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Treasury Secretary Steven Mnuchin and other top U.S. trade officials ended a round of talks in Beijing on Friday, failing to secure large goals that ranged from cutting the trade imbalance by $200 billion to stopping China from targeting U.S. technology and intellectual property.
Both sides say the talks will continue with quarterly meetings.
Despite the lack of tangible progress, Amy Celico, who was a China specialist at the U.S. Trade Representative’s Office under President George W. Bush, says that to some extent in this case, no news is good news.
“The fact that the result of the meeting wasn’t slapping unilateral measures in place — as had been threatened in advance of the meeting — I think is a good one,” Celico told NPR.
After what China’s state-run Xinhua News Agency calls a “thorough exchange of views,” both sides agree that “considerable differences still exist.” While negotiators reached “agreements on some issues,” Xinhua said it will take hard work to make progress.
The report did not name any areas of agreement, other than to say both sides know that a stable U.S.-China trade relationship is vital for both countries, and that more discussion is needed.
China hosted Mnuchin, Secretary of Commerce Wilbur Ross, U.S. Trade Representative Robert Lighthizer and other officials as the two countries looked to back away from the brink of a trade war – including threats of billions of dollars in new tariffs.
“The official New China News agency calls the two days of talks frank, efficient and constructive,” NPR’s Anthony Kuhn reports from Beijing. Anthony adds, “The Trump administration has so far threatened China with $150 billion in tariffs, and China has promised to respond in kind.”
The U.S. contingent hasn’t released its own accounting of the trip, in which it met with a Chinese delegation led by Chinese Vice Premier Liu He.
“There are real issues for U.S. companies operating in China,” Celico said, noting China’s closed business environment. “So I think the Trump administration is right to take action.”
She added, “The Chinese are very reluctant to make concessions here.”
The Americans brought a four-page document to China with a simple title: “Balancing the Trade Relationship Between the United States of America and the People’s Republic of China.”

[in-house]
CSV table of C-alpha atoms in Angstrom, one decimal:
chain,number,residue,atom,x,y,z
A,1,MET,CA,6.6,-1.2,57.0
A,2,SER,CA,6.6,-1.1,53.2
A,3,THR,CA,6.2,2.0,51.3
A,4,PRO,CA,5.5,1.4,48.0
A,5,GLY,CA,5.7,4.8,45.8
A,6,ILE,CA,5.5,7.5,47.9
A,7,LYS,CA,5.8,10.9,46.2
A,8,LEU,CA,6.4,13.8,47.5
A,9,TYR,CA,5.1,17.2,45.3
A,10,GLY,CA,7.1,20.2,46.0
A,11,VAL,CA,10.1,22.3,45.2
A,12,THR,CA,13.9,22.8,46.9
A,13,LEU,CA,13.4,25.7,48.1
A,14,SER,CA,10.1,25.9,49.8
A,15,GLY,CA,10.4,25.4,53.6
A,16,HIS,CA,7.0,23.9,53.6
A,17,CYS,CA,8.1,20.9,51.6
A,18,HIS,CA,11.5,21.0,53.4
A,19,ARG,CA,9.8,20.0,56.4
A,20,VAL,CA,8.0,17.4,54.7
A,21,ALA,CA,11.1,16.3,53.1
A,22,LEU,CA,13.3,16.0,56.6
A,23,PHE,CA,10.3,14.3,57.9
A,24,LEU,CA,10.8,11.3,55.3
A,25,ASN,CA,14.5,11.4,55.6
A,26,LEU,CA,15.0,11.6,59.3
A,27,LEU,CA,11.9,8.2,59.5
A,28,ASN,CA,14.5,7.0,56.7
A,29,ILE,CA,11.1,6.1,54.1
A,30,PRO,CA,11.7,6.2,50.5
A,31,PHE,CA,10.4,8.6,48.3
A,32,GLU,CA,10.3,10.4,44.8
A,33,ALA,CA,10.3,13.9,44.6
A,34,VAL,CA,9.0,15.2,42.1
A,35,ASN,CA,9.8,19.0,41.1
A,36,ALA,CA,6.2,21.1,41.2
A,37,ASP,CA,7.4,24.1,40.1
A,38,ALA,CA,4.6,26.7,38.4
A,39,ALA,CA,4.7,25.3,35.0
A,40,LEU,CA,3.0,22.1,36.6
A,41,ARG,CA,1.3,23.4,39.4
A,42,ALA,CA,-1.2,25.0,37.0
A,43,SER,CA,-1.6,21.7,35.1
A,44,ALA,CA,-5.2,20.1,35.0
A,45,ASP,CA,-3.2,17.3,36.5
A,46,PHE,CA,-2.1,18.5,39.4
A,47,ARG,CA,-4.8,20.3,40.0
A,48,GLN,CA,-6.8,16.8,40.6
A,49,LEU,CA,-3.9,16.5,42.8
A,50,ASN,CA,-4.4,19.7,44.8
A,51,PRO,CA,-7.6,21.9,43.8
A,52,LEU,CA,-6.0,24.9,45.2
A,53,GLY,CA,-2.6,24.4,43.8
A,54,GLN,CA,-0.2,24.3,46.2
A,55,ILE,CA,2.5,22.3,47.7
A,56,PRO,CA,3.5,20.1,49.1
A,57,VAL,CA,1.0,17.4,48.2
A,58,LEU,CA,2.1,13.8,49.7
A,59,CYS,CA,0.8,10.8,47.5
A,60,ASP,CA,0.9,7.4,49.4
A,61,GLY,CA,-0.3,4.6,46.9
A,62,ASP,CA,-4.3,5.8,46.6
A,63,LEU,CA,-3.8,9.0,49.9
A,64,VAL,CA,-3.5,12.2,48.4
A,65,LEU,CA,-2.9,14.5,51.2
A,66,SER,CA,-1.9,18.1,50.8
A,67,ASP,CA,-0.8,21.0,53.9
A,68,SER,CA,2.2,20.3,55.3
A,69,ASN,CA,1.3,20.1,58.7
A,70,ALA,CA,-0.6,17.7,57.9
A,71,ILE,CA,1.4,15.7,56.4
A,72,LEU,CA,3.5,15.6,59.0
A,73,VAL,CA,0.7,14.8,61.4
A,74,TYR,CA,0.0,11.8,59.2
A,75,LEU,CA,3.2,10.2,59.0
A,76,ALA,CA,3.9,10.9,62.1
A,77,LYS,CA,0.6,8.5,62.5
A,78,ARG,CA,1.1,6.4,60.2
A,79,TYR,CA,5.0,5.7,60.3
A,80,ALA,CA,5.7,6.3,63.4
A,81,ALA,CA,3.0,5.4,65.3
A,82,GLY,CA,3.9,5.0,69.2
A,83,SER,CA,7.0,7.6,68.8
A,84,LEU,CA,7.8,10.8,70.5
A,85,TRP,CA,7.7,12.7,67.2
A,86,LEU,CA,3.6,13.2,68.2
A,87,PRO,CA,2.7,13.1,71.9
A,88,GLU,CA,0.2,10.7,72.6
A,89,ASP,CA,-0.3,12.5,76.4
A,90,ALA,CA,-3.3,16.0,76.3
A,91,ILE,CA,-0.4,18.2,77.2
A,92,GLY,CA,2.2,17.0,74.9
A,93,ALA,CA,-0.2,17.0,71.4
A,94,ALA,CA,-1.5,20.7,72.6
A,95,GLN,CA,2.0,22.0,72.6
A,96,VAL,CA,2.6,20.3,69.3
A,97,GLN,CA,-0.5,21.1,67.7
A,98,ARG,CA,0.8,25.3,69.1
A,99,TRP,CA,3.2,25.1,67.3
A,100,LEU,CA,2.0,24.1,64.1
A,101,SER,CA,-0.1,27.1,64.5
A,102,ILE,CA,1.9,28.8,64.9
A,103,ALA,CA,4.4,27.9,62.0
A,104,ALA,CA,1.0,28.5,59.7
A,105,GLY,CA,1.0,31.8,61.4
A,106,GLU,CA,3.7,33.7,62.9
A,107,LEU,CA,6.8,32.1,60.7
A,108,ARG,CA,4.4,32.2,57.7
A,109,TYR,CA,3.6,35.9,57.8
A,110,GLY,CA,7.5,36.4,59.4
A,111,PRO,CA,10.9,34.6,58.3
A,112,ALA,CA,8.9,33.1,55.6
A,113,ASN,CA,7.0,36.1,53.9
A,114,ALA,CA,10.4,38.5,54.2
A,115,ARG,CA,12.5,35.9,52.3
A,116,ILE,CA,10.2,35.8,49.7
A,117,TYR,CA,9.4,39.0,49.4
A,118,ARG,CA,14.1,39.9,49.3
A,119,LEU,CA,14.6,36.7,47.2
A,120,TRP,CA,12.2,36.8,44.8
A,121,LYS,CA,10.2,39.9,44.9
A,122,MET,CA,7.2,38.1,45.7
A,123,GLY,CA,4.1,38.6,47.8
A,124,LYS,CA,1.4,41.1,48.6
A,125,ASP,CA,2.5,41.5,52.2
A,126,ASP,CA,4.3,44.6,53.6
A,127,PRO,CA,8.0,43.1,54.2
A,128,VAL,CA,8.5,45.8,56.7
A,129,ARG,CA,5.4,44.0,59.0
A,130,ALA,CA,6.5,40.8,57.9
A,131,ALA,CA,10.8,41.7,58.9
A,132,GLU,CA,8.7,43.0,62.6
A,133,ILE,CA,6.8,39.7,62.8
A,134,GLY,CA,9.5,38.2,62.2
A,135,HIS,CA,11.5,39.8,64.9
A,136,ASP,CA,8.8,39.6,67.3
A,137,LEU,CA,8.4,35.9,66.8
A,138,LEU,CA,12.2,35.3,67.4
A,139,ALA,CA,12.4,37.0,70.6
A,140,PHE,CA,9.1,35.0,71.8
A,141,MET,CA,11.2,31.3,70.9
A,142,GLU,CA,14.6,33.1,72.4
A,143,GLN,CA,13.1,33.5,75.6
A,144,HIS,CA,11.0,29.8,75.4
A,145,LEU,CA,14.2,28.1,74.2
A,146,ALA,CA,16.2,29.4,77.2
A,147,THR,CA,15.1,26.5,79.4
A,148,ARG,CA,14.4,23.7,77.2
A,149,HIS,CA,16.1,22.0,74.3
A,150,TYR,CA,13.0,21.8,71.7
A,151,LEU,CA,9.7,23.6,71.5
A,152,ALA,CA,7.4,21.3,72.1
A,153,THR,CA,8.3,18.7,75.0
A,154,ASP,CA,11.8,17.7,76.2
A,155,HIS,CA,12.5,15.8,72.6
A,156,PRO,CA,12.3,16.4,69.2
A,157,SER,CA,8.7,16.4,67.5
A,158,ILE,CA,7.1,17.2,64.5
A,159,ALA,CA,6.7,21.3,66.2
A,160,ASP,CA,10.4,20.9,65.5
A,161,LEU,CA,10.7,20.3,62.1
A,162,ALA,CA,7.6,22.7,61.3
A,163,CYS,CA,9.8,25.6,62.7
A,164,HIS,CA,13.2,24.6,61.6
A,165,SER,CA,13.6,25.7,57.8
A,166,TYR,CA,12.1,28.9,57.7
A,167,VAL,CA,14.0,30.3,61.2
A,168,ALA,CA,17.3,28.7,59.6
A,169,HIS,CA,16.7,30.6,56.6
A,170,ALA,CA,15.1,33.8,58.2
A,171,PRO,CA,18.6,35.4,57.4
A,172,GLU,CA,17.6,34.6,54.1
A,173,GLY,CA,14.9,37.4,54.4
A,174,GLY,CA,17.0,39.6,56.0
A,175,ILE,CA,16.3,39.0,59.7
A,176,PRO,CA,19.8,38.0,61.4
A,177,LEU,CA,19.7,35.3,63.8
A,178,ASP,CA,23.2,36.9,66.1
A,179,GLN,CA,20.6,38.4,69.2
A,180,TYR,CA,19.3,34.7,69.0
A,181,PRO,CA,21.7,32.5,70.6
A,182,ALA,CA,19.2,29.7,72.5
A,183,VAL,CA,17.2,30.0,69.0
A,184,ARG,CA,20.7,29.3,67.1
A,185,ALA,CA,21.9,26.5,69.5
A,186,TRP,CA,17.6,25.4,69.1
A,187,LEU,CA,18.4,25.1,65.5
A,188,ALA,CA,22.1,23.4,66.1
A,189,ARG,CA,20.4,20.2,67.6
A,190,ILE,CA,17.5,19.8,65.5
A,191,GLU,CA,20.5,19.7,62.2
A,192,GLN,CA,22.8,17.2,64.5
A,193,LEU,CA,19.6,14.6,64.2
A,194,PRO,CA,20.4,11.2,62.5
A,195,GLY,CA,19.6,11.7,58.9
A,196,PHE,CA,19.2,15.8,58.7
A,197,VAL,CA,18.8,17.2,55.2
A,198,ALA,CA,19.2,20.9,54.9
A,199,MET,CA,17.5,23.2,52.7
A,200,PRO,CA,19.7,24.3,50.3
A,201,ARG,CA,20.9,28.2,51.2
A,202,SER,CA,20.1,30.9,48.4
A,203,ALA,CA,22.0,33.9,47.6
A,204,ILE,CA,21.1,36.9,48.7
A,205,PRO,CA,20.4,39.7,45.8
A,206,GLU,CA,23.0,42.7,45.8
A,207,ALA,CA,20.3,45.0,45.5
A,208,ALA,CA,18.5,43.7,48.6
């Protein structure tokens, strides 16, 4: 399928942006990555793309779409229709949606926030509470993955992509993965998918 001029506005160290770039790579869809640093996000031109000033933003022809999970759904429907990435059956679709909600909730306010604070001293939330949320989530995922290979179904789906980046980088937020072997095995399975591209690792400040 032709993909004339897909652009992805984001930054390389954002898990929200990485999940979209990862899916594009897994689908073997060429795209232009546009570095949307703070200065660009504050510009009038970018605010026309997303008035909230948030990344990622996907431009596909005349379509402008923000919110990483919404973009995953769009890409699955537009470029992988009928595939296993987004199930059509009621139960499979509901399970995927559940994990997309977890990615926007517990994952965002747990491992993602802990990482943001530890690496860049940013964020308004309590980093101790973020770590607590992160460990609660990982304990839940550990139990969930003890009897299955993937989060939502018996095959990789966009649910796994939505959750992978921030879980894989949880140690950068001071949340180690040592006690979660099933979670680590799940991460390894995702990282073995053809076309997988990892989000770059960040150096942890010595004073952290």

That document found its way to the media this week. A U.S. official speaking on background confirmed its authenticity, Anthony reports. In it, the U.S. entourage laid out a wide-ranging list of American demands.
A sampling of those demands:
- The U.S. trade deficit with China must be cut by at least $200 billion by the end of 2020
- China must stop “market-distorting subsidies” that harm U.S. innovation and development
- China must cease cyber attacks on “U.S. commercial networks and cyber-enabled theft targeting intellectual property, trade secrets and confidential business information”
- China will not retaliate if the U.S. restricts Chinese investments in sensitive U.S. technology sectors, or areas that are critical to U.S. national security
- China should not distort trade through investment restrictions and must be transparent in its rules
- By July of 2020, China must cut tariffs on products in most sectors to levels that are not higher than U.S. tariffs
The document states, “China’s tariffs and non-tariff barriers are significantly higher than those of the United States for most tradable goods.”
While Celico credits President Trump’s aggressive approach with forcing China to respond to the American’s longstanding concerns. But she also says to make any real progress, the U.S. will need to involve its other large trading partners.
“We absolutely need Japan, the European Union, Canada, others to join with us in standing up to Chinese unfair trade practices, and pressuring them to make changes to their policies. But our unilateral actions, I think, are making that more difficult. And so, absolutely I encourage the Trump administration — many of us do — to look to our allies and treat them well, as we look to ask for our cooperation with China.”
America’s trade in goods with China topped $635 billion in 2017, according to the U.S. Census Bureau. In that year, the U.S. says its goods trade deficit with China was $375.2 billion.